*. Brad Dourif is also back as the voice of Chucky, joined this time out by Jennifer Tilly as his girlfriend. The evil duo have a larger role to play and are up to the occasion, as they are given slightly more rounded characters. Meanwhile, the rest of the plot (which gets its impetus from some freshly introduced nonsense about a magic amulet buried with Charles Lee Ray) is surprisingly fresh, involving a road trip with an eloping young couple.
*. John Ritter shows up. Katherine Heigl (only 20) looks sensational. There are lots of good ideas. Chucky needed a new look and his stitched-together face is a great tie-in to the (slightly overworked) Bride of Frankenstein connection. There’s a “bus” scene before Final Destination and puppet sex before Team America: World Police. There’s a bloody, even shocking, coda that sets up the sequel. I enjoyed all of this.
*. And yet there’s something about Bride of Chucky that just doesn’t work for me. Perhaps it’s the way it has all become a joke. Perhaps it’s because Chucky is less of a threat now than he is an anti-hero. We even feel sympathy for him at the end as he complains about how he’ll always come back but dying is such a bitch. This is not necessarily a bad new development, but as I’ve said before horror comedy only works if the horror has some traction, and it doesn’t here. Nothing is at stake.
*. Perhaps Ronny Yu was part of the problem. His background was in action films and you don’t get the sense that he has any feel for directing horror. He’d later go on to direct Freddy vs. Jason, which took another pair of icons and put them in a movie that really wasn’t a horror movie at all.
*. Or perhaps I’m being too hard on this one. As I’ve said, there are a lot of good things going on. And it stands well in comparison with other fourth instalments in classic horror franchises. Technically this is Child’s Play 4, and it’s a better outing than Halloween 4: The Return of Michael Myers or Friday the 13th: The Final Chapter (the fourth part of that series). A Nightmare on Elm Street 4: The Dream Master might have been better though.
*. Anyway, you get the point. It has some energy and creativity, but this time out it’s more about the gags than the kills. These are OK, but I miss the sense of danger and subversion. Chucky as the anti-Martha Stewart feels like a diminished thing.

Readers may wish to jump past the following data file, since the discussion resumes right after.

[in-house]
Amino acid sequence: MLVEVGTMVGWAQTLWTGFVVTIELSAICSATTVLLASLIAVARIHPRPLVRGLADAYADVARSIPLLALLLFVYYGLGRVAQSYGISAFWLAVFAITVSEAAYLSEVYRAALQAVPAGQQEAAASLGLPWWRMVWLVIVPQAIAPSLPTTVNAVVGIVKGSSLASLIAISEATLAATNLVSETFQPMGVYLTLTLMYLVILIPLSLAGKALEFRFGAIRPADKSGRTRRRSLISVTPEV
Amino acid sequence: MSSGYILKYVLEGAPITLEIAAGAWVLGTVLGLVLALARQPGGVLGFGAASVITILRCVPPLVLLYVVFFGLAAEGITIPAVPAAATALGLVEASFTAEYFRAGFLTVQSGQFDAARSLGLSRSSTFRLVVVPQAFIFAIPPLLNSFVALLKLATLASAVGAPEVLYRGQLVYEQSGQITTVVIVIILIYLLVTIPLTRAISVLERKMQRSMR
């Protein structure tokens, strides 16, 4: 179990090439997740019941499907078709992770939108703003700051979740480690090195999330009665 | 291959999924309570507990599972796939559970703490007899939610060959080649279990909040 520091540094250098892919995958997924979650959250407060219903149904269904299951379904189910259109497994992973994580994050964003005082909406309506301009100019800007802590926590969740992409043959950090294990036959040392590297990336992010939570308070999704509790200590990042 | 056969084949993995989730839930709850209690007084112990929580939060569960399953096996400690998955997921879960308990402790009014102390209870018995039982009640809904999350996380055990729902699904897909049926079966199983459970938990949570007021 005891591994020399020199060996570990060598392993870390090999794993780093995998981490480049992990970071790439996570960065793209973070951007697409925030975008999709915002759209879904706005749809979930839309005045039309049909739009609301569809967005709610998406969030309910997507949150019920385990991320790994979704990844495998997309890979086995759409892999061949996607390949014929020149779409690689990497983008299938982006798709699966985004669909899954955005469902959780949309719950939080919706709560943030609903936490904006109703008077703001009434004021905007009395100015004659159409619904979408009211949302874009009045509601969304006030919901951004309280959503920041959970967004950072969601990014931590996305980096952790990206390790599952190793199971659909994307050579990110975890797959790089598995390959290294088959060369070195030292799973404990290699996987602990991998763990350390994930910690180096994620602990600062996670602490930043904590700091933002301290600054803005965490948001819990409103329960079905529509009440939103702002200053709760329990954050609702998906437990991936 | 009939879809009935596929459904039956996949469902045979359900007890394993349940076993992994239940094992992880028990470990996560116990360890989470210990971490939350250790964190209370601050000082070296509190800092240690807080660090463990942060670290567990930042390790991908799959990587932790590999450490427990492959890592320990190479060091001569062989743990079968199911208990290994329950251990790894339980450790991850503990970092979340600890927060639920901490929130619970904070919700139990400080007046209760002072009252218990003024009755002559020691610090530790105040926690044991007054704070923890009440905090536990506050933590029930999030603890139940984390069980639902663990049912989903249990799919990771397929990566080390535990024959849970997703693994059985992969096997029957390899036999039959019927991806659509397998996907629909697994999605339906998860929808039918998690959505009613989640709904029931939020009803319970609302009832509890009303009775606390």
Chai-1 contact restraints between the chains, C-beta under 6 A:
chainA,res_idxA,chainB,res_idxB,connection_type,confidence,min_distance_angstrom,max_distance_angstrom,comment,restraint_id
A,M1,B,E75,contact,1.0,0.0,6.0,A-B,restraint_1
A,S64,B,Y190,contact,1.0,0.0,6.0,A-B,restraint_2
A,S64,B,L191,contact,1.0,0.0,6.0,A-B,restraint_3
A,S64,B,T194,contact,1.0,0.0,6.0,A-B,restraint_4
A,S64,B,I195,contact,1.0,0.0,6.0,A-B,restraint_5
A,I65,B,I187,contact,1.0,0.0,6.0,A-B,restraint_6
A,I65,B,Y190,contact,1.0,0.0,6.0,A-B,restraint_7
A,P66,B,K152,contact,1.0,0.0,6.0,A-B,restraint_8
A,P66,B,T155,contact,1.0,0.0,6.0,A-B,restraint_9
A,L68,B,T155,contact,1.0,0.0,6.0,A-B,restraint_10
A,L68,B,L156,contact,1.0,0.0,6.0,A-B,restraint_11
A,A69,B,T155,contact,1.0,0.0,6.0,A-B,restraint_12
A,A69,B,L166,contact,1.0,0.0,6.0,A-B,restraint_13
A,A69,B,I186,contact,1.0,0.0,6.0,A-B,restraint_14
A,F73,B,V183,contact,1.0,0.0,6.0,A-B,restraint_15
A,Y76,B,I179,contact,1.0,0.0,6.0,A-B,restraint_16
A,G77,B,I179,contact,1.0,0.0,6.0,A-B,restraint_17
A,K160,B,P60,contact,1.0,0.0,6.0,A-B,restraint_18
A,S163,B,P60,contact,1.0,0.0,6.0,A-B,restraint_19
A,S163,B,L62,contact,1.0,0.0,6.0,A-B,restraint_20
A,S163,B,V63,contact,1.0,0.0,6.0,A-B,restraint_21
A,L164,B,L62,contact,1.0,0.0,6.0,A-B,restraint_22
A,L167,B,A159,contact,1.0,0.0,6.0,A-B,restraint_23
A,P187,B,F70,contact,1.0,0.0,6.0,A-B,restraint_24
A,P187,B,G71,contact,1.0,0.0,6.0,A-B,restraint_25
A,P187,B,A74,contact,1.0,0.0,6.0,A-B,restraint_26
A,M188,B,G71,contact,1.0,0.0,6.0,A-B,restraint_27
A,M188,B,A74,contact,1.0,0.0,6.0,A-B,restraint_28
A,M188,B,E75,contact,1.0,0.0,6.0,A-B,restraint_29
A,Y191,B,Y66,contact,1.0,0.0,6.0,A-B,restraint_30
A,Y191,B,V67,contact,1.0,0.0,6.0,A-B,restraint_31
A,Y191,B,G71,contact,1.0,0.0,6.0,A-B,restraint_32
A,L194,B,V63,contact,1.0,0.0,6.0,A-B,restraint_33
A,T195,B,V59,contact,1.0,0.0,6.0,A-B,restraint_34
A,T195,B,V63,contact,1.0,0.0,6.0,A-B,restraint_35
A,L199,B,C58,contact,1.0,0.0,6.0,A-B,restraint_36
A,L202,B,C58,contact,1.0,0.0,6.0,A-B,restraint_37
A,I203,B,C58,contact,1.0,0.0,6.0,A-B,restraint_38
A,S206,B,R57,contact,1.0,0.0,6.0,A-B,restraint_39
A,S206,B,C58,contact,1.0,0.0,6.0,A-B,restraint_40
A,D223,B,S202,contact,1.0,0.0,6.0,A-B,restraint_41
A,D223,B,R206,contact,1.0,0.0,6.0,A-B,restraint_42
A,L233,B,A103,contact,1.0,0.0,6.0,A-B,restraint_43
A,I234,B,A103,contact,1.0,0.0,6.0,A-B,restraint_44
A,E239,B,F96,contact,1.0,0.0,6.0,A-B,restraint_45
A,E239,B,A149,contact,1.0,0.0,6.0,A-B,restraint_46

*. In my notes on Child’s Play 2 I mentioned how I’d completely forgotten it after seeing it when it came out. I’d almost forgotten all of Child’s Play 3 but I had a vague recollection of the cadets and I also remembered the opening credit sequence. I think those credits, with a new Chucky being born out of the vat of plastic his blood had spilled into, are the best part of Child’s Play 3.
*. The credits also make it clear that, for all intents and purposes, Chucky is now immortal. It doesn’t matter what you do to his heart. So long as there is some material atom for his evil soul to bond with, he’ll be back.
*. As with the previous movie the satire of corporate cynicism is dealt with in a quick prologue that catches us up to speed. Despite the bad publicity engendered by the events of the first two movies, the CEO of Play Pals wants to get the Good Guys dolls back to market. After all, “What are children but consumer trainees?” I think screenwriter Don Macini originally wanted to do more of this, but somehow it never developed as much of a theme in the series.
*. You won’t find a lot of love for Child’s Play 3 out there. It was released only 9 months after Child’s Play 2, and Mancini felt rushed on the screenplay. Both he and Brad Dourif claim it’s their least favourite Chucky movie, and that’s an opinion shared by a lot of critics and audiences in general. The box office fell off and it would be another seven years before the next instalment, Bride of Chucky.
*. I can understand where some of this is coming from. It’s a mess of a film in terms of both plot and tone. The pieces don’t all fit together, starting with the question of what a kid as young as Tyler is doing at boot camp. The finale set in a haunted house ride at an amusement park is a cliché that feels stuck on to the rest of the story. It’s hard to figure out how Chucky is getting around as much as he does. I’ll grant all of this. But still.
*. But still I kind of like this movie. I think I even enjoy it more than 2. At least it’s something a bit different. I like the military academy setting, as it gives us some more interesting victims than are usually found in such fare. I mean, Andy could have just turned into a troubled youth hanging out with the wrong crowd, leading to another dead teenager movie. We also get a couple of somwewhat interesting kills, like the garbage truck and, best of all, the commanding officer having a heart attack. Even Chucky has trouble believing that.
*. So it’s not all bad. Justin Whalin is actually really good as Andy. It was fun seeing Andrew Robinson again. Chucky, who remains underwritten (or poorly written), at least gets to deliver some better lines. Some of the elements, most notably the coitus interruptus of Chucky’s attempts to exchange souls, are definitely feeling old but I’d write that off to either Mancini being out of ideas or the studio not wanting to mess with the formula. To be sure this is a movie that misses more than it hits, but the series was a long way from being played out yet.
*. I’m sure I saw Child’s Play 2 when it came out. Thirty years later I found I couldn’t remember a thing about it. That may not mean very much — I find it happens a lot — but on the other hand . . .